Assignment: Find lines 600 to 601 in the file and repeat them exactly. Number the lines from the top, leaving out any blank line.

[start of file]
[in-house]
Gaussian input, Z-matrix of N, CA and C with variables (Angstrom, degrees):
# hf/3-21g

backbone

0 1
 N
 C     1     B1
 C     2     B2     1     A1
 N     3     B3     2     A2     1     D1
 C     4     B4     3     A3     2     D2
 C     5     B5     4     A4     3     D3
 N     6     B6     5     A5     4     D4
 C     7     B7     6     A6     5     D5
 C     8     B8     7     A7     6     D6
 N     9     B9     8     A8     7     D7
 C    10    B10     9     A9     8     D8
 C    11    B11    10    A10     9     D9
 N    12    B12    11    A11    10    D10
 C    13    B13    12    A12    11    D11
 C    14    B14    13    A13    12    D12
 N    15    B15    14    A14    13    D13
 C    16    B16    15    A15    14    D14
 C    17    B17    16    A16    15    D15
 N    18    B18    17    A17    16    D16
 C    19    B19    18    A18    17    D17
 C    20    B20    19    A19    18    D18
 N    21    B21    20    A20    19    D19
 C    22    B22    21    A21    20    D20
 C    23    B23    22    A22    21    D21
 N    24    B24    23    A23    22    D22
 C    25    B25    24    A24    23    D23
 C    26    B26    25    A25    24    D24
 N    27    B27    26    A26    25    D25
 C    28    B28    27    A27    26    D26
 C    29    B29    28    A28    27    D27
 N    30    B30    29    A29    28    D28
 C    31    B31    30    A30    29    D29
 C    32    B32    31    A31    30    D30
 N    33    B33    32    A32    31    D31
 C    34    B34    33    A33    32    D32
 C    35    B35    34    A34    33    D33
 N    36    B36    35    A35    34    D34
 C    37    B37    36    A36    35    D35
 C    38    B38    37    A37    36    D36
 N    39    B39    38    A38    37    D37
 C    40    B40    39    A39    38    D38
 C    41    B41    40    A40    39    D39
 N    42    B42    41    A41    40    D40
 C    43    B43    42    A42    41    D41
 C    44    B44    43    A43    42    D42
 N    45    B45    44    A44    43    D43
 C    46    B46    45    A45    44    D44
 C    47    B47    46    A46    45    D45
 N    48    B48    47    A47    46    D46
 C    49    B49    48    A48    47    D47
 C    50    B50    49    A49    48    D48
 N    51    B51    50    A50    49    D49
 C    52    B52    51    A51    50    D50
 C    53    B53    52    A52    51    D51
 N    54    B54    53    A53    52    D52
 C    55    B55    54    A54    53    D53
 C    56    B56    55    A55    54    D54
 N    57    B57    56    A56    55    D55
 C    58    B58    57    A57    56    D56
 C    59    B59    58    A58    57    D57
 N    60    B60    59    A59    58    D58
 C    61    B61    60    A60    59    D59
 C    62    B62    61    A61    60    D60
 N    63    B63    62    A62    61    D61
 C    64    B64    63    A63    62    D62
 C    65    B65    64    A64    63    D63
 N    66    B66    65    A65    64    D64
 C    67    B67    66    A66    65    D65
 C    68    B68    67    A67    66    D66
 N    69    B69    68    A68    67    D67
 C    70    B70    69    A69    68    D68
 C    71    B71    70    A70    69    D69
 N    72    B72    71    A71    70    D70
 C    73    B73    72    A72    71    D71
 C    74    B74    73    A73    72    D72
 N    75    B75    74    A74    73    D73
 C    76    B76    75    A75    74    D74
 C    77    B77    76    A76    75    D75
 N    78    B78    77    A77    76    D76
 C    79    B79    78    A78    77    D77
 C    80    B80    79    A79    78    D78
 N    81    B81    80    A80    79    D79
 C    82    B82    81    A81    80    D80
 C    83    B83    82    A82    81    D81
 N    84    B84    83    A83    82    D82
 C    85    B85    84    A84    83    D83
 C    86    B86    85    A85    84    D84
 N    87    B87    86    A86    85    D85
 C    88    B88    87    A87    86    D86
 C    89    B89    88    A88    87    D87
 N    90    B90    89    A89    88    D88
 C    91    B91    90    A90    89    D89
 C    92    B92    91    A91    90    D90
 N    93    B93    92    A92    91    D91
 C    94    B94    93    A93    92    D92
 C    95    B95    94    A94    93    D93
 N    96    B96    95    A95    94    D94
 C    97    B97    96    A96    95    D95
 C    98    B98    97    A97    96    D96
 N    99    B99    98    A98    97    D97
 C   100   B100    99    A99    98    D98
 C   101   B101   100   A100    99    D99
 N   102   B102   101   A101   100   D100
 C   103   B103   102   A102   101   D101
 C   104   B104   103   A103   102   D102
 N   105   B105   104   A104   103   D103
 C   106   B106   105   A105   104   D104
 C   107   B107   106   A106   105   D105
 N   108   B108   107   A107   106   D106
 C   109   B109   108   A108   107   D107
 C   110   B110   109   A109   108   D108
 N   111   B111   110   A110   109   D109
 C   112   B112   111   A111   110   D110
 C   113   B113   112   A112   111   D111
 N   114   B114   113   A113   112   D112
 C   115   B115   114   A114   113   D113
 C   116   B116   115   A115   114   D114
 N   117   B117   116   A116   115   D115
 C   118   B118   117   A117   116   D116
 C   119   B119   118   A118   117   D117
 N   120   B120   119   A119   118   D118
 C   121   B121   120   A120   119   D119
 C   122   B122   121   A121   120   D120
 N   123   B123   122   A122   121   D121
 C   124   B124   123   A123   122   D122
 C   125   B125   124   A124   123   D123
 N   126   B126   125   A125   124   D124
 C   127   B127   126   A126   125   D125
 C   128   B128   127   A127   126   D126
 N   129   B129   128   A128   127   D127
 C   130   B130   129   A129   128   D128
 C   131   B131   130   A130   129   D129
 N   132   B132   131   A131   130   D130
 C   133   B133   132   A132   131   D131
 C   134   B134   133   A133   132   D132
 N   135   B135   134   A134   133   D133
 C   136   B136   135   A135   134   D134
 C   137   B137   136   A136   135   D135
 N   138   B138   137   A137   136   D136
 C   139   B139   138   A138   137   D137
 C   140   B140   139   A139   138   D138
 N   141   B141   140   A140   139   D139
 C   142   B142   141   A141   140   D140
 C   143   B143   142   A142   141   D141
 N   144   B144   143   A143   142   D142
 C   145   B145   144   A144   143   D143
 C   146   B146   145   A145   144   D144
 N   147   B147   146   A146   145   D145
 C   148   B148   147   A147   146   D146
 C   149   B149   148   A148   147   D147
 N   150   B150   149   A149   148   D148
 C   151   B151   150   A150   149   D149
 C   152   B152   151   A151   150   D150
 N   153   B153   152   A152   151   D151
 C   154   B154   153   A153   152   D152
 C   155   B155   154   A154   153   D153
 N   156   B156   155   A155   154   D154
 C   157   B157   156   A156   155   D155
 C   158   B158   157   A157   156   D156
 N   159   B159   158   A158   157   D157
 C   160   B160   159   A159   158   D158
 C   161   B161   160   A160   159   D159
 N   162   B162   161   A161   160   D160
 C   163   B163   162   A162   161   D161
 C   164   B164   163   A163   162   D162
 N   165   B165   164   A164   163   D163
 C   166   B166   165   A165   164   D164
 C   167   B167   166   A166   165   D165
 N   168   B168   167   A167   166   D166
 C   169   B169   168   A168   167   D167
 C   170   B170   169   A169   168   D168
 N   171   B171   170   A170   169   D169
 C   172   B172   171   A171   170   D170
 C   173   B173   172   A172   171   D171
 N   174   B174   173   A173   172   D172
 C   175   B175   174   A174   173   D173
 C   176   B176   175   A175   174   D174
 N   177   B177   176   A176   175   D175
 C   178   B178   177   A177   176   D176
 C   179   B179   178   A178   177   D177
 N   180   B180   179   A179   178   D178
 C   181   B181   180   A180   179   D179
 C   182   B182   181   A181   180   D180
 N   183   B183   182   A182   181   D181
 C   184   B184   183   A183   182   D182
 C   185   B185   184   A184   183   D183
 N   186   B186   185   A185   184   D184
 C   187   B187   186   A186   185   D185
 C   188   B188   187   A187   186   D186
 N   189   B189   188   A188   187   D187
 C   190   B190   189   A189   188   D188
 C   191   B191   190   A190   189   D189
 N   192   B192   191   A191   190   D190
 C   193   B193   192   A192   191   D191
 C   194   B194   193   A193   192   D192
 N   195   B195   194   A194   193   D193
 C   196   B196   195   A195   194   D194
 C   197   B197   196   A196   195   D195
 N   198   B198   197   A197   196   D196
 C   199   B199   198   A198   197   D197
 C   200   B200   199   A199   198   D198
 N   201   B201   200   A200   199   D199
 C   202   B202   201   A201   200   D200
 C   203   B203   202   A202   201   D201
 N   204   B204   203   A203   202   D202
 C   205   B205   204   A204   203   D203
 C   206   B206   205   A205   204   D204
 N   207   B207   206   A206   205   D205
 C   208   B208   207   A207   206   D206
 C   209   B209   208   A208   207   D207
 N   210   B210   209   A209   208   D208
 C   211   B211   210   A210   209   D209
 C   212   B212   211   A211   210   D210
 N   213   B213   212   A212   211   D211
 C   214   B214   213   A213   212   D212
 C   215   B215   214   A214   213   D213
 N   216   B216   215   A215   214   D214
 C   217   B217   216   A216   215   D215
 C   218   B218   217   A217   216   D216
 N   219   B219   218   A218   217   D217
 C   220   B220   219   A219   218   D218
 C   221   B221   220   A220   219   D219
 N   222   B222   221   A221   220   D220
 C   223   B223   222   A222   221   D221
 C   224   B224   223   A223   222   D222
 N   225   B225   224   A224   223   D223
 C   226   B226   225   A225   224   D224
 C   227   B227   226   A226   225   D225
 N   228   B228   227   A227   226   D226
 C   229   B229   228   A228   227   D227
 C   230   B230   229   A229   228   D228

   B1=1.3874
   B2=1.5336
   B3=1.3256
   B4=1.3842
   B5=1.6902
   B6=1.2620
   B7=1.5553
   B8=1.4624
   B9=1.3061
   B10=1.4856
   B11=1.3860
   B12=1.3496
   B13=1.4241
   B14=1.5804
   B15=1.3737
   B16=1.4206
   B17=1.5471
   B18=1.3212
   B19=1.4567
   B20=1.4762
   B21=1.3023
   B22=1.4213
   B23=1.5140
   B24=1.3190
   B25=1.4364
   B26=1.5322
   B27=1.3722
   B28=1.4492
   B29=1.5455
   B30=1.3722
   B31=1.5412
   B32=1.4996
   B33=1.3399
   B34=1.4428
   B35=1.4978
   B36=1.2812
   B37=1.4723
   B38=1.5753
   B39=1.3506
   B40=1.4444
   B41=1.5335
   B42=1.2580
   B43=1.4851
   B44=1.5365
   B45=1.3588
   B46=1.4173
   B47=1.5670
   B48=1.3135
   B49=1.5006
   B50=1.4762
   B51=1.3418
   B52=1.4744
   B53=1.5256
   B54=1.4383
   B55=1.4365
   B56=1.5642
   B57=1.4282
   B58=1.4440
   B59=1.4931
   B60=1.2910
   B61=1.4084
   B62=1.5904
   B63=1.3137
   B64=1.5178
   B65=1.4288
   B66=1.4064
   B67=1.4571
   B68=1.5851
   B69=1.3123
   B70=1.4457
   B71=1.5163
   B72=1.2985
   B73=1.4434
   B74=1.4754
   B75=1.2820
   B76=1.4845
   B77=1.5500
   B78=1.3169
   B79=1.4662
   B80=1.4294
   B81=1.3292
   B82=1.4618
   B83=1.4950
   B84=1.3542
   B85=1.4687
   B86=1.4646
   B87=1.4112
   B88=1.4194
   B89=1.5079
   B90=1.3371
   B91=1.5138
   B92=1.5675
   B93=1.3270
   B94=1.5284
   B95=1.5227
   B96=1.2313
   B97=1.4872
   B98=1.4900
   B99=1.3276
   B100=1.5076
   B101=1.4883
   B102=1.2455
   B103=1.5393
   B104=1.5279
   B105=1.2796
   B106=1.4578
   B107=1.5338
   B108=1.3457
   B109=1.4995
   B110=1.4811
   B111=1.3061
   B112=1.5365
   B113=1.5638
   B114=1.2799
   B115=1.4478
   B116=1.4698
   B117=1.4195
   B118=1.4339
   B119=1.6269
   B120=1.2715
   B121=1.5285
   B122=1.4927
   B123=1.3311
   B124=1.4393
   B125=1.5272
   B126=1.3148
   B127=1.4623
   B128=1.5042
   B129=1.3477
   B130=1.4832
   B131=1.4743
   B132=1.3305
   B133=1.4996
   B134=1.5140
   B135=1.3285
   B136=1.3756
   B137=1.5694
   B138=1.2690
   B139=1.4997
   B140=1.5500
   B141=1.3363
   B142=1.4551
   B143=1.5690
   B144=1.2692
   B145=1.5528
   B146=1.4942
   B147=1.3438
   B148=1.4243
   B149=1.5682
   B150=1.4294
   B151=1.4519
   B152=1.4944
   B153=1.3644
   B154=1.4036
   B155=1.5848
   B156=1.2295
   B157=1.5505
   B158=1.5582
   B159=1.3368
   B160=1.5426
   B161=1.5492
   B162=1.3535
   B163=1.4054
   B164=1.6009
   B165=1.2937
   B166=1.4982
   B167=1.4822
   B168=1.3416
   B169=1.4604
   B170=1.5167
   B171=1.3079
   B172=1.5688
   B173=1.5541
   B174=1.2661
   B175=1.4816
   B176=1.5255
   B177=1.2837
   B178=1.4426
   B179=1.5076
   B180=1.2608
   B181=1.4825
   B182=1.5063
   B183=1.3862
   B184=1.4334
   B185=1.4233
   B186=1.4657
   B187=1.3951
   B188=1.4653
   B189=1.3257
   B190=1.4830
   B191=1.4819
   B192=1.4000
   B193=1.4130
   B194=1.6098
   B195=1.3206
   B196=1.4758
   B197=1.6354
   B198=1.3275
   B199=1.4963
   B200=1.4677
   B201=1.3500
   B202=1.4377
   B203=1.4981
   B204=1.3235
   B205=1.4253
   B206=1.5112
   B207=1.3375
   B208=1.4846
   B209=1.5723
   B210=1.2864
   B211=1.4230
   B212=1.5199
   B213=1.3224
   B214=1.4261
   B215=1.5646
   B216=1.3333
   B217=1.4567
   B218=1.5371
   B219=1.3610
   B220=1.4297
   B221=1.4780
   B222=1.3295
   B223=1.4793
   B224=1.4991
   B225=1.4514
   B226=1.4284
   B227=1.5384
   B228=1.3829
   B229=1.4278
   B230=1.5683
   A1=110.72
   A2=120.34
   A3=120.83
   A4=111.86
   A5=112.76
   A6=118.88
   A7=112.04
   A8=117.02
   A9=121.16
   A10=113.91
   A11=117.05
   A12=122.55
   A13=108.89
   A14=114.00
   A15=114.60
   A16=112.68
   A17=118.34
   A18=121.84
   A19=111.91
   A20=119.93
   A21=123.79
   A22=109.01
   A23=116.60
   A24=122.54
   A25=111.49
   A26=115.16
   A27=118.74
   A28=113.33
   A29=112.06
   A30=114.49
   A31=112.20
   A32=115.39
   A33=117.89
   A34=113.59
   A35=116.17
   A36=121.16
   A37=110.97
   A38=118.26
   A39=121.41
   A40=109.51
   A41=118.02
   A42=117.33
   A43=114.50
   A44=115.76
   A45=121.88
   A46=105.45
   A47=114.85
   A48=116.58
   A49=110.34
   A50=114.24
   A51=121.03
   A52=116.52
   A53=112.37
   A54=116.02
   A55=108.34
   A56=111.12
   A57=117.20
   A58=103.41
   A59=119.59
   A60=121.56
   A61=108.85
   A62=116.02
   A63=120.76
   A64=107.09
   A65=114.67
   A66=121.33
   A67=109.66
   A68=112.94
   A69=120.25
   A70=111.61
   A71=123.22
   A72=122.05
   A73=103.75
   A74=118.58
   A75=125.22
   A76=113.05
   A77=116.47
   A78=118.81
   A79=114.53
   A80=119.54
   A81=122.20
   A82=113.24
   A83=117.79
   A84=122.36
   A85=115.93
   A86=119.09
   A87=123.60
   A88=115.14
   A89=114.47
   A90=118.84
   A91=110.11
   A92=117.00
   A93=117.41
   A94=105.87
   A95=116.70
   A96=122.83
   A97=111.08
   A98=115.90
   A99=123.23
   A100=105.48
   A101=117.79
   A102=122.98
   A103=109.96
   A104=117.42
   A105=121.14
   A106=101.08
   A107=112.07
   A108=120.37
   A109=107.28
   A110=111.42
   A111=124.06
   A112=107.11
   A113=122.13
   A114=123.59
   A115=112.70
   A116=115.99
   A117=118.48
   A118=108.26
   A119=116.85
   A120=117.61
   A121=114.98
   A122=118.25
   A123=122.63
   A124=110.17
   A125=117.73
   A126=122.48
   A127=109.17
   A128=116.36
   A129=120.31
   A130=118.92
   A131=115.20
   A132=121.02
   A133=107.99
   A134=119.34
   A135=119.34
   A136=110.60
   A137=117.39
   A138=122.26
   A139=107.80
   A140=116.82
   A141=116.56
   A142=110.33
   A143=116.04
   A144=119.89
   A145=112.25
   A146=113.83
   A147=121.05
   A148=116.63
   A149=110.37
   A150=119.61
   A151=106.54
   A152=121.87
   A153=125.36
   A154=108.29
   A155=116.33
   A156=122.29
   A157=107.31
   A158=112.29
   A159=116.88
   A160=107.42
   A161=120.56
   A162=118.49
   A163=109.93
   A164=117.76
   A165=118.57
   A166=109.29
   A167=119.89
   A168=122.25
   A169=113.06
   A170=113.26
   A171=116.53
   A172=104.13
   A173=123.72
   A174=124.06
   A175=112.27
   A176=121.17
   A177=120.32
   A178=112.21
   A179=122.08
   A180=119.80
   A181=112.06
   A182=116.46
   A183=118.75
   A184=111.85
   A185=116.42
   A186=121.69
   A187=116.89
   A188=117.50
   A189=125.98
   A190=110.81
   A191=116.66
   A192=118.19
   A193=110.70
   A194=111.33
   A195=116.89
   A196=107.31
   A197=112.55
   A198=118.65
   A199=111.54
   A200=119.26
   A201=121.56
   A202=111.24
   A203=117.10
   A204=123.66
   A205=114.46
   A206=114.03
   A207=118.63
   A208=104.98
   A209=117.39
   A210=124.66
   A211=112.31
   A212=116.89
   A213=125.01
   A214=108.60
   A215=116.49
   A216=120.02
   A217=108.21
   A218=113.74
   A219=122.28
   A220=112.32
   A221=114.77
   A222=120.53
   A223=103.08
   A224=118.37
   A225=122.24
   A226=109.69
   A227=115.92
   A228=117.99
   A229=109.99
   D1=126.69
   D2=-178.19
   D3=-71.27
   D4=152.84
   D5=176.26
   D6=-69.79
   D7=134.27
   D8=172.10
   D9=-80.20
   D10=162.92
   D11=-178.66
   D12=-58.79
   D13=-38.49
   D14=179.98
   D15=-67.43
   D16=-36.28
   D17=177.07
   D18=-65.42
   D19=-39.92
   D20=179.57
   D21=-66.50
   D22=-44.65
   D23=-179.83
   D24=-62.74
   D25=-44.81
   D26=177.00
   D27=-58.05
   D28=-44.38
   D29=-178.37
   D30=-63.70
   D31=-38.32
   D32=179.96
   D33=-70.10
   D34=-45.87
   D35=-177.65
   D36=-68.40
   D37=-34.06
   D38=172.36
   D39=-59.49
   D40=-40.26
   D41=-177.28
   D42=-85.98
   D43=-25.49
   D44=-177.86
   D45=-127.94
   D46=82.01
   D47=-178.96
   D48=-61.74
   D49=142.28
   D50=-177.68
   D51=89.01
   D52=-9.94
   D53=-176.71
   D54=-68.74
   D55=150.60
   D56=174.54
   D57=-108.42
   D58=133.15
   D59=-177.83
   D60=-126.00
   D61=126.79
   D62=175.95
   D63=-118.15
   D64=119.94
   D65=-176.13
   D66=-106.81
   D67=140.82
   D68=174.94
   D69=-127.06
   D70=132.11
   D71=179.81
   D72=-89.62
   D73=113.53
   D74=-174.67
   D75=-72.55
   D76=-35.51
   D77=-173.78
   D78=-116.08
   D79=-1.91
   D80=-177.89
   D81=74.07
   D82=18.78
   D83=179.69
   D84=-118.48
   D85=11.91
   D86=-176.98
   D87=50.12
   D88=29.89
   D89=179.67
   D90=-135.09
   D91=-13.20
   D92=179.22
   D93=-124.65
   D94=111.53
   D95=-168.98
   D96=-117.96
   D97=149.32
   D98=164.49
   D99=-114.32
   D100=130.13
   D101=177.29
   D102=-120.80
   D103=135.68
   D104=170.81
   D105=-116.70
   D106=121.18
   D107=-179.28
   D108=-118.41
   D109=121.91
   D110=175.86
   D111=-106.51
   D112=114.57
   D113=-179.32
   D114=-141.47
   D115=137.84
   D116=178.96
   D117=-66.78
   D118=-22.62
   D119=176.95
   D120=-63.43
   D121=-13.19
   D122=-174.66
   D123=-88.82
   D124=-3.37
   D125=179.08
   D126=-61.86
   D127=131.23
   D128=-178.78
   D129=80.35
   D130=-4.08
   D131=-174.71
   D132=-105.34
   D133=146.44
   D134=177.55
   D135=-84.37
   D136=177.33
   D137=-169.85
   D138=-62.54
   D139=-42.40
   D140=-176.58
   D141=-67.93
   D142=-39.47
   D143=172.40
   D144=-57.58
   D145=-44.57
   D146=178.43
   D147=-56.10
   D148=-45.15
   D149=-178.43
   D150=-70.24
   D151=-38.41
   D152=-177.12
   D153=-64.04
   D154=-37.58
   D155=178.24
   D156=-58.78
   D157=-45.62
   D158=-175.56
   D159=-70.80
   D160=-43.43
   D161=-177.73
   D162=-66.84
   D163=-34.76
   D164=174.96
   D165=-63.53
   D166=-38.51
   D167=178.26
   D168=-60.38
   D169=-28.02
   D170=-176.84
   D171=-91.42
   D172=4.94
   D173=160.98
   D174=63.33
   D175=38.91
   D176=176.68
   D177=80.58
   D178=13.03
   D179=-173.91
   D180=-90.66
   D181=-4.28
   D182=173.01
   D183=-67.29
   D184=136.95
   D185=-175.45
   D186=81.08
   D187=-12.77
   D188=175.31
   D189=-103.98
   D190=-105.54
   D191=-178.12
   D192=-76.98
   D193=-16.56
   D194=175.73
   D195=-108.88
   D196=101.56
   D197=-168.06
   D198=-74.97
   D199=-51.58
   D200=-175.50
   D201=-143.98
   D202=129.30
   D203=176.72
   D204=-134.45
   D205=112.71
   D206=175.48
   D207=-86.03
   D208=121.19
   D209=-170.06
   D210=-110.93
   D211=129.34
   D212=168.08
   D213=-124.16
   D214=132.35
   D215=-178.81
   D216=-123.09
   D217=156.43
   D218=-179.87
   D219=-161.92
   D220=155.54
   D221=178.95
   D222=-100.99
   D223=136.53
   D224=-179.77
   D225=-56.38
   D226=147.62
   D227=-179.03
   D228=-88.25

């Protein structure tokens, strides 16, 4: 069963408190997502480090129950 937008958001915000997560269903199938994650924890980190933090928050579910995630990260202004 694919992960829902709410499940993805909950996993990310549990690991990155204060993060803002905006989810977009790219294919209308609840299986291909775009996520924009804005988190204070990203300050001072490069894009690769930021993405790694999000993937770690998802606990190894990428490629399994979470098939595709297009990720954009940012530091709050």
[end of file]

   A134=119.34
   A135=119.34